I'm a provider
You will be redirected to myBlue. Would you like to continue?
Please wait while you are redirected.
Please enter a username and password.
Chronic intermittent intravenous insulin therapy (CIIIT) is a technique for delivering variable-dosage insulin to diabetic patients with the goal of improved long-term glycemic control. Through an unknown mechanism, it is postulated to induce insulin-dependent hepatic enzymes to suppress glucose production.
There are 3 main sites of insulin-mediated glucose homeostasis that must function in a coordinated fashion to maintain euglycemia: 1) insulin secretion by the pancreas; 2) glucose uptake, primarily in the muscle, liver, gut, and fat; and 3) hepatic glucose production. In the fasting state, when insulin levels are low, most glucose uptake into cells is non-insulin mediated. Glucose uptake is then balanced by liver production of glucose. However, after a glucose challenge, insulin binds to specific receptors on the hepatocyte to suppress glucose production. Without this inhibition, as can be seen in diabetic patients, marked hyperglycemia may result.
Medications Used for Glucose Homeostasis in Diabetes
Diabetes is characterized by elevated blood glucose levels due to inadequate or absent insulin production (type 1 diabetes) or due to a state of increased hepatic glucose production, decreased peripheral glucose uptake, and decreased insulin secretion (type 2 diabetes).
Different classes of diabetic drug therapy target different aspects of glucose metabolism. Various insulin secretagogues (i.e., sulfonylureas) function by increasing the pancreatic secretion of insulin; thiazolidinediones (i.e, pioglitazone [Actos®] and rosiglitazone [Avandia®]) function in part by increasing glucose uptake in the peripheral (principally skeletal) tissues; and biguanides (i.e., metformin) function by decreasing hepatic glucose production. While patients with type 2 diabetes may be treated with various combinations of all 3 of these classes of drugs, without or without additional insulin, patients with type 1 diabetes, who have no baseline insulin secretion, receive exogenous insulin therapy. Standard insulin management involves use of subcutaneous injection to mimic a physiologic insulin profile. Intravenous insulin is used in the acute inpatient setting for the management of hyperglycemic emergencies (ie, diabetic ketoacidosis).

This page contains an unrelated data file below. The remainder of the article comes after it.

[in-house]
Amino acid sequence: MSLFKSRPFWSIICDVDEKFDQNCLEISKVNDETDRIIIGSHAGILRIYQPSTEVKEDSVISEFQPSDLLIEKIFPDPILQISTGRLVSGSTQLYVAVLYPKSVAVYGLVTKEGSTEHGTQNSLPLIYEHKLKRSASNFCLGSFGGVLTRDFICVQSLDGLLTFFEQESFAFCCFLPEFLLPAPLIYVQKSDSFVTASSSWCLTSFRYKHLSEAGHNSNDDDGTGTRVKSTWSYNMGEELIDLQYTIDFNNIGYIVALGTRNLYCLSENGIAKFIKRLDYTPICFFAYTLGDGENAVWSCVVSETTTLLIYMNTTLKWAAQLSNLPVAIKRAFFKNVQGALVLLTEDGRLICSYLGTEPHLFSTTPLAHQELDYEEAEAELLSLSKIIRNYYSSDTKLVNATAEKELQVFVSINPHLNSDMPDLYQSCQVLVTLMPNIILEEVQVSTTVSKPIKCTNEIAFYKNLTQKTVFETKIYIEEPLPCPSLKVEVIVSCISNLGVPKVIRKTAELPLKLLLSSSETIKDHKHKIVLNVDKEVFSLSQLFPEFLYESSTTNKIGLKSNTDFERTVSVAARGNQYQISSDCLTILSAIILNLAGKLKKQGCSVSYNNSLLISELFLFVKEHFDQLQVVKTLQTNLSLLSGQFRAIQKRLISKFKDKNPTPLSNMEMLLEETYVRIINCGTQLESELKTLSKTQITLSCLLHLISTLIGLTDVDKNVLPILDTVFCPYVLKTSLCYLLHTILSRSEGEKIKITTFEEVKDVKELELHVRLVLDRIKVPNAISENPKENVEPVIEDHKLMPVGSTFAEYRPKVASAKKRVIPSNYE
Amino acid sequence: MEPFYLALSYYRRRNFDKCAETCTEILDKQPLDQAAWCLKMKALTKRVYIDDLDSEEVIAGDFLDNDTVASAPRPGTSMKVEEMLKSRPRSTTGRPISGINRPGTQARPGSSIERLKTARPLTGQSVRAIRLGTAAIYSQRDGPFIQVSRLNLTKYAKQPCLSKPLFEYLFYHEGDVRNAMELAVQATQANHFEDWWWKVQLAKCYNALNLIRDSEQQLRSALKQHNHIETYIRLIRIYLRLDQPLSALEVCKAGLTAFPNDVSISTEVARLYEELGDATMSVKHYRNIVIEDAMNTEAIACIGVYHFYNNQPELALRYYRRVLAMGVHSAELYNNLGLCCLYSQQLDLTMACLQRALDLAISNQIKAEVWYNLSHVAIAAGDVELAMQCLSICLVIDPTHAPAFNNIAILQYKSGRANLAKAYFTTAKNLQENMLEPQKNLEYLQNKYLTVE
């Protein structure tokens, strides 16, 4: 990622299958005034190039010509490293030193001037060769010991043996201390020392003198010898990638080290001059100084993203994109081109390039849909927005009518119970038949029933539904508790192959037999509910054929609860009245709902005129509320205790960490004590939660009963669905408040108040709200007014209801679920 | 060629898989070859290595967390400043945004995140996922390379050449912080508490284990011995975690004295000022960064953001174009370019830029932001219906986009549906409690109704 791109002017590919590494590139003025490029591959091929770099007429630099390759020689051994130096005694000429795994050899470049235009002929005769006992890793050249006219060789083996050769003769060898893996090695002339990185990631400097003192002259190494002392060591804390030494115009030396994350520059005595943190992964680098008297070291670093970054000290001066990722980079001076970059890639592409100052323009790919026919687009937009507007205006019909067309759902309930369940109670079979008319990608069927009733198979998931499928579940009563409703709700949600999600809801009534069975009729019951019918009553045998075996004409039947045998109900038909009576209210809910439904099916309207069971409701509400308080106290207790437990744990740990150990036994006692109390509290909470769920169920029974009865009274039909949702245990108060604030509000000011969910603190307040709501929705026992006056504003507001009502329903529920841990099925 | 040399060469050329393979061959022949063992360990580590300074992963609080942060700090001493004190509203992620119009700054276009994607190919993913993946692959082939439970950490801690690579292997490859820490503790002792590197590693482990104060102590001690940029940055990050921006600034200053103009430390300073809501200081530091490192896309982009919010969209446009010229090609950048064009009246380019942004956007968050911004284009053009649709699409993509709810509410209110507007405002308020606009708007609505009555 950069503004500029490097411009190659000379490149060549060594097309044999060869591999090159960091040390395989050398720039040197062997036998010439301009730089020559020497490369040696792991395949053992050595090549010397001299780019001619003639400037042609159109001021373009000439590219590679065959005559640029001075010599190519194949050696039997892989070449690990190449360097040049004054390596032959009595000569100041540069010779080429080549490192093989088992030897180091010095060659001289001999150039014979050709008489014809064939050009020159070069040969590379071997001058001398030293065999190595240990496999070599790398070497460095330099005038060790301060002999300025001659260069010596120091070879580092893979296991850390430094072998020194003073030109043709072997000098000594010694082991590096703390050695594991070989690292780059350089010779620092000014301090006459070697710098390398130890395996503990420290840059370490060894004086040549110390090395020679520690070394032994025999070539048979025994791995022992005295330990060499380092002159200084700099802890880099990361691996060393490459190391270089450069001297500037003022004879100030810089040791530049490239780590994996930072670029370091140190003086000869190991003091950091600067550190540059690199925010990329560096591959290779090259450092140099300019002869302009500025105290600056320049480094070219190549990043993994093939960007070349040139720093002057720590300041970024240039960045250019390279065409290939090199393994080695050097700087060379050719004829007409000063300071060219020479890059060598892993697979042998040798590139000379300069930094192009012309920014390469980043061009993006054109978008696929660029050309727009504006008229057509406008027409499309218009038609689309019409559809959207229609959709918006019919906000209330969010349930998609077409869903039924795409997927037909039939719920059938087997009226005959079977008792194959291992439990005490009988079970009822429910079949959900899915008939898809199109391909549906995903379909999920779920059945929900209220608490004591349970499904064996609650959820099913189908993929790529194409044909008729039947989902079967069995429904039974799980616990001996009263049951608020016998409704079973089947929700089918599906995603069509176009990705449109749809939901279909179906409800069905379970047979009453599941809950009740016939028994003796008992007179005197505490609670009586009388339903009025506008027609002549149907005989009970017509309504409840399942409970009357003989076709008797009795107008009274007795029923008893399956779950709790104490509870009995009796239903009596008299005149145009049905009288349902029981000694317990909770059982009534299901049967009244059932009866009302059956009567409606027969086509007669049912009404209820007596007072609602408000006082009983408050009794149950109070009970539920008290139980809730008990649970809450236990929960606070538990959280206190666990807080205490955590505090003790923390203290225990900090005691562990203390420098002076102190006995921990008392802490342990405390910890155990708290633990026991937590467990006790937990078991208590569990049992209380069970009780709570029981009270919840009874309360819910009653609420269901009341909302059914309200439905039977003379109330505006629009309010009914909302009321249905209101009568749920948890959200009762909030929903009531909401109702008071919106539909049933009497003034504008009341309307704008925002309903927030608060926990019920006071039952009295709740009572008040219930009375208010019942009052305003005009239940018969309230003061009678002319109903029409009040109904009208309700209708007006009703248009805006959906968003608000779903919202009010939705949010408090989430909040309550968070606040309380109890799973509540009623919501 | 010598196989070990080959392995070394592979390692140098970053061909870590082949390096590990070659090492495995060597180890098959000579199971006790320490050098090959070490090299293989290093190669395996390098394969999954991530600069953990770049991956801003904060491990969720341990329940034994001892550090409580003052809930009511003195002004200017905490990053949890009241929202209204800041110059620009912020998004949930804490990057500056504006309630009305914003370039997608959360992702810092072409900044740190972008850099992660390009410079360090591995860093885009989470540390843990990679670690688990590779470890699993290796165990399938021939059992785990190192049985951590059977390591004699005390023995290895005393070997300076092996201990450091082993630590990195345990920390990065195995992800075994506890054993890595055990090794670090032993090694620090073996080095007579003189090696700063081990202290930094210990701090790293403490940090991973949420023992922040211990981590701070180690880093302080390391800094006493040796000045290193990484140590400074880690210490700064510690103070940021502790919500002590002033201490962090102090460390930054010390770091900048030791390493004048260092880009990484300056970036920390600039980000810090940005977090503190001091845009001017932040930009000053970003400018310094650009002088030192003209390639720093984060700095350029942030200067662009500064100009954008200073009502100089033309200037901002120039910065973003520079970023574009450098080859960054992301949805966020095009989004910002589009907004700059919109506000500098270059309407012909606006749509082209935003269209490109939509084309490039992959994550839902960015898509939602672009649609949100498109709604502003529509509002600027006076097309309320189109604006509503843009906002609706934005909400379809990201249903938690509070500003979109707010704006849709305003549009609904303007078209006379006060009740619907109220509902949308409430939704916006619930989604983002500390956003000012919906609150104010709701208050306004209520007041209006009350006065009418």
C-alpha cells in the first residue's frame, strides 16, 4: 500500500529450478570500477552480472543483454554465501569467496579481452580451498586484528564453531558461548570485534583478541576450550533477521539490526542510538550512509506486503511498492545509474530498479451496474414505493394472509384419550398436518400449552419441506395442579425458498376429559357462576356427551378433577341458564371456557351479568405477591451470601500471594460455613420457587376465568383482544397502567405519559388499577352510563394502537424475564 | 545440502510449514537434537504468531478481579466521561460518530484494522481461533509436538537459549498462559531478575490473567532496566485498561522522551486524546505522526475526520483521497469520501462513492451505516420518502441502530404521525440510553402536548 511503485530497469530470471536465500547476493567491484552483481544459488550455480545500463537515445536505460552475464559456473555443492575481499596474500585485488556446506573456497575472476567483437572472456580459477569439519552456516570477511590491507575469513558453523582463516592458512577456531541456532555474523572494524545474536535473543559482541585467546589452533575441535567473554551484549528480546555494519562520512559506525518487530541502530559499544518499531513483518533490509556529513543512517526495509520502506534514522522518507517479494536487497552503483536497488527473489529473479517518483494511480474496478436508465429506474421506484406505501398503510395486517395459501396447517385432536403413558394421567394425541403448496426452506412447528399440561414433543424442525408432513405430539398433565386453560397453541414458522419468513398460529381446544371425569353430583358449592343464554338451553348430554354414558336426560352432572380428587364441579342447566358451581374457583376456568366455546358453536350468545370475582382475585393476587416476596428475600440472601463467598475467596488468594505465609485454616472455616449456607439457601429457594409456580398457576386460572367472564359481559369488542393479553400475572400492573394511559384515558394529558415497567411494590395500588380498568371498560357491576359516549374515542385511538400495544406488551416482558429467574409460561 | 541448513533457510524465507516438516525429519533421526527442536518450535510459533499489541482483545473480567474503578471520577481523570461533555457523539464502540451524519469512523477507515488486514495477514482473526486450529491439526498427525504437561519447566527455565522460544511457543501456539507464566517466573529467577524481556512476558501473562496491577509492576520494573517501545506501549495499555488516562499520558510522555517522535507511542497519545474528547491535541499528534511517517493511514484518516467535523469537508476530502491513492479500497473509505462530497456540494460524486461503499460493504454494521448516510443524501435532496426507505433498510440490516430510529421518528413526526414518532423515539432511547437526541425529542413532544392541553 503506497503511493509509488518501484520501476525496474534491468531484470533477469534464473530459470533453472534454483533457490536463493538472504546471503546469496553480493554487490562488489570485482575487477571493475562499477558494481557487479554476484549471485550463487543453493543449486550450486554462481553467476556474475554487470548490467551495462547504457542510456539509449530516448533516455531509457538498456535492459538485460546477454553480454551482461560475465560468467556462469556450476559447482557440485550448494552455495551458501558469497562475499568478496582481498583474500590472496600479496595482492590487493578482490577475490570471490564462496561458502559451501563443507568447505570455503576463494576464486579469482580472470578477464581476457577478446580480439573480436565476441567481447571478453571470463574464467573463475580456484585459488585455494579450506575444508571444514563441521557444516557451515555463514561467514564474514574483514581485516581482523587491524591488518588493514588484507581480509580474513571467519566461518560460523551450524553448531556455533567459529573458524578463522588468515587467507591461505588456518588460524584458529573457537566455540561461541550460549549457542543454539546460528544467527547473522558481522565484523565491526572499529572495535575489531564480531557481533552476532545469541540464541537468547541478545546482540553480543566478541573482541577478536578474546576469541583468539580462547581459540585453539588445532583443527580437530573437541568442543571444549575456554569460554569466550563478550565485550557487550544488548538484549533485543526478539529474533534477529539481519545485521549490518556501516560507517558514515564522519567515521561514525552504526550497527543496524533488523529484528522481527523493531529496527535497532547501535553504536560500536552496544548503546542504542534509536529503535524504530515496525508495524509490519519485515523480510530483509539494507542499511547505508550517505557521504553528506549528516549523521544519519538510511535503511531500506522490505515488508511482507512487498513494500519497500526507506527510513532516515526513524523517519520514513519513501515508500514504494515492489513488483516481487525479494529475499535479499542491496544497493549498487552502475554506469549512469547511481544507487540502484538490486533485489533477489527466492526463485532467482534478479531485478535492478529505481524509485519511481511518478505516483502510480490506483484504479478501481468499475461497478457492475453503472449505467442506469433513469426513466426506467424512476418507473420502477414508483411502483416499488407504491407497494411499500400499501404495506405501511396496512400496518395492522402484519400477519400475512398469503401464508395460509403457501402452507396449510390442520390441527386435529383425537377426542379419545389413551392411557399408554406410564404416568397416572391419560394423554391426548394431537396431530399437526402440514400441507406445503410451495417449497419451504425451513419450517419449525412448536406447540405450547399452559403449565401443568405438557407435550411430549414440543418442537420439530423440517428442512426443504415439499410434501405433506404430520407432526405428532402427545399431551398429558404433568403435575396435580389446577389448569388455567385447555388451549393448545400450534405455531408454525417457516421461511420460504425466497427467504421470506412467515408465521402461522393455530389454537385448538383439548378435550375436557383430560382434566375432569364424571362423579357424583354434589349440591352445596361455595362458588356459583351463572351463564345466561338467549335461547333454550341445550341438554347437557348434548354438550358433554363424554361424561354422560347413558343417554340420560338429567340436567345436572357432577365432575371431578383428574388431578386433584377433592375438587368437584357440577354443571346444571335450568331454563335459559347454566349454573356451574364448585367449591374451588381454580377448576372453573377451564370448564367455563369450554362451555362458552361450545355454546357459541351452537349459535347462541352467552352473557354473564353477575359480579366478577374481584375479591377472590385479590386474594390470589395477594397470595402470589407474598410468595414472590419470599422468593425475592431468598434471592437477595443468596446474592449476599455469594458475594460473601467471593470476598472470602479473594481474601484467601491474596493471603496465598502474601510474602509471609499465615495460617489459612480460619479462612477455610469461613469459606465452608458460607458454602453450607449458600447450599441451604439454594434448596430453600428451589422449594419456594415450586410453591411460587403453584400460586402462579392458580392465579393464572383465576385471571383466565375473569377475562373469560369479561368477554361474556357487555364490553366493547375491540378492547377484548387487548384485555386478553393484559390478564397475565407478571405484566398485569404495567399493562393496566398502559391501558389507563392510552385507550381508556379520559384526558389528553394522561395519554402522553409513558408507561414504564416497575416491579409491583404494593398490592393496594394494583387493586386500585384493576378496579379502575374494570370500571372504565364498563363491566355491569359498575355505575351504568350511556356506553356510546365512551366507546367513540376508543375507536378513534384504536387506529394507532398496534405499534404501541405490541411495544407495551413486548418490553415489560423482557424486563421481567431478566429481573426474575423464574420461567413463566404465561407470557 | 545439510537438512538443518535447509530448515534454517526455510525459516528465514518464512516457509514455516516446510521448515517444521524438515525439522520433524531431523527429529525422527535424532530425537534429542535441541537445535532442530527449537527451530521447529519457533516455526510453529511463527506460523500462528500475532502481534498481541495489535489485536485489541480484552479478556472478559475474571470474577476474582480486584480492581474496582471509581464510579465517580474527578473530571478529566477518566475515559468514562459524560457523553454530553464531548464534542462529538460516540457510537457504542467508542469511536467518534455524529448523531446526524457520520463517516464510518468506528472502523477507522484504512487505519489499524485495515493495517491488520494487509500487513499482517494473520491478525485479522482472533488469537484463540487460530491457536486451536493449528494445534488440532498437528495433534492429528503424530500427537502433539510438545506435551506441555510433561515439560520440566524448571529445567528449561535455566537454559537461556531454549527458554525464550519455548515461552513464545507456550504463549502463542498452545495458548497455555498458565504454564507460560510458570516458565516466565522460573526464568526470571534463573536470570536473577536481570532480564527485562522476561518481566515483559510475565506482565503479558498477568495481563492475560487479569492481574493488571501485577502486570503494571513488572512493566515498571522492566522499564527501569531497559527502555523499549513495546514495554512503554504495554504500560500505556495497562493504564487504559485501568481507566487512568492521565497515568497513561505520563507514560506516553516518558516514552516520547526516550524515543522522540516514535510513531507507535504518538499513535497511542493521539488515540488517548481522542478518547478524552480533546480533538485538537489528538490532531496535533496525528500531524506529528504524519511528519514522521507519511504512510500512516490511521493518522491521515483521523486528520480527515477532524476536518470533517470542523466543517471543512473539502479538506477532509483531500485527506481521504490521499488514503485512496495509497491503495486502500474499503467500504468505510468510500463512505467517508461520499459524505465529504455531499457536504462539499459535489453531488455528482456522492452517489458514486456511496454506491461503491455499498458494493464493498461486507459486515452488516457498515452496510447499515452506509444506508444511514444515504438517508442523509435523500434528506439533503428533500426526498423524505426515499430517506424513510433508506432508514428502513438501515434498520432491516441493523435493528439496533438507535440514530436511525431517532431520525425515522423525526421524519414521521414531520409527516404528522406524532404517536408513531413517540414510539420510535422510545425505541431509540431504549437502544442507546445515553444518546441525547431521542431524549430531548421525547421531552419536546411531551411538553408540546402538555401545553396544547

Chronic Intermittent Insulin Therapy
Several forms of chronic intermittent insulin therapy in which insulin is delivered intravenously or into the peritoneal space have been evaluated.
Chronic intermittent intravenous insulin therapy (CIIIT)--also referred to as outpatient intravenous insulin therapy, pulsatile intravenous insulin therapy, hepatic activation therapy, or metabolic activation therapy--involves delivering insulin intravenously over a 3-hour period in a pulsatile fashion using a specialized pump controlled by a computerized program that adjusts the dosages based on frequent blood glucose monitoring. CIIIT is principally designed to normalize the hepatic metabolism of glucose. In a 1993 article describing the development of the technique, Aoki and colleagues proposed that, in patients with type 1 diabetes, lower levels of insulin in the portal vein are associated with a decreased concentration of the liver enzymes required for hepatic metabolism of glucose. The authors state, “We reasoned that if the liver of an IDDM [insulin-dependent diabetes mellitus; ie, type 1 diabetes] patient could be perfused with near-normal concentrations of insulin during meals, the organ could be reactivated,” and proposed that intermittent intravenous pulsatile infusions of insulin administered once weekly while the patient ingests a carbohydrate meal will increase the portal vein concentrations of insulin, ultimately stimulating the synthesis of glucokinase and other insulin-dependent enzymes. The pulses are designed to deliver a higher, more physiologic concentration of insulin to the liver than is delivered by traditional subcutaneous injections. This higher level of insulin is thought to more closely mimic the body’s natural levels of insulin because it is delivered to the liver. The goal of this therapy is improved glucose control through improved hepatic activation.